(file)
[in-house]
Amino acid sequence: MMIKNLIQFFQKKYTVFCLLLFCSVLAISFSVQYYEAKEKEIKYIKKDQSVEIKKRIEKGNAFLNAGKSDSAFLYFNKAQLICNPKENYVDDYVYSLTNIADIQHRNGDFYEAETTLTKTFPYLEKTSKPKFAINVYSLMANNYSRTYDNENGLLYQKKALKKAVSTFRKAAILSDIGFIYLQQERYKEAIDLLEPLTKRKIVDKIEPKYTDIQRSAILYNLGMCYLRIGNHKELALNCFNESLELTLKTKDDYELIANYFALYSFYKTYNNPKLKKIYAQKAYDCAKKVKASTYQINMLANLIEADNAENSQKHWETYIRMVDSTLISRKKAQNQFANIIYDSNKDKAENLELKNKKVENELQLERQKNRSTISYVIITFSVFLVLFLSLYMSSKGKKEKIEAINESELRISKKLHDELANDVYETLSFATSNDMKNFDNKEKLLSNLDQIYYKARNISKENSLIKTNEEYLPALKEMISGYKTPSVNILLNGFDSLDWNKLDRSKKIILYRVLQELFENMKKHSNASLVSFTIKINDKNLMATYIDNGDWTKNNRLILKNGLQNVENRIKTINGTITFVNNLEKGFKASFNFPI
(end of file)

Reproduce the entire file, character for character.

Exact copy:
[in-house]
Amino acid sequence: MMIKNLIQFFQKKYTVFCLLLFCSVLAISFSVQYYEAKEKEIKYIKKDQSVEIKKRIEKGNAFLNAGKSDSAFLYFNKAQLICNPKENYVDDYVYSLTNIADIQHRNGDFYEAETTLTKTFPYLEKTSKPKFAINVYSLMANNYSRTYDNENGLLYQKKALKKAVSTFRKAAILSDIGFIYLQQERYKEAIDLLEPLTKRKIVDKIEPKYTDIQRSAILYNLGMCYLRIGNHKELALNCFNESLELTLKTKDDYELIANYFALYSFYKTYNNPKLKKIYAQKAYDCAKKVKASTYQINMLANLIEADNAENSQKHWETYIRMVDSTLISRKKAQNQFANIIYDSNKDKAENLELKNKKVENELQLERQKNRSTISYVIITFSVFLVLFLSLYMSSKGKKEKIEAINESELRISKKLHDELANDVYETLSFATSNDMKNFDNKEKLLSNLDQIYYKARNISKENSLIKTNEEYLPALKEMISGYKTPSVNILLNGFDSLDWNKLDRSKKIILYRVLQELFENMKKHSNASLVSFTIKINDKNLMATYIDNGDWTKNNRLILKNGLQNVENRIKTINGTITFVNNLEKGFKASFNFPI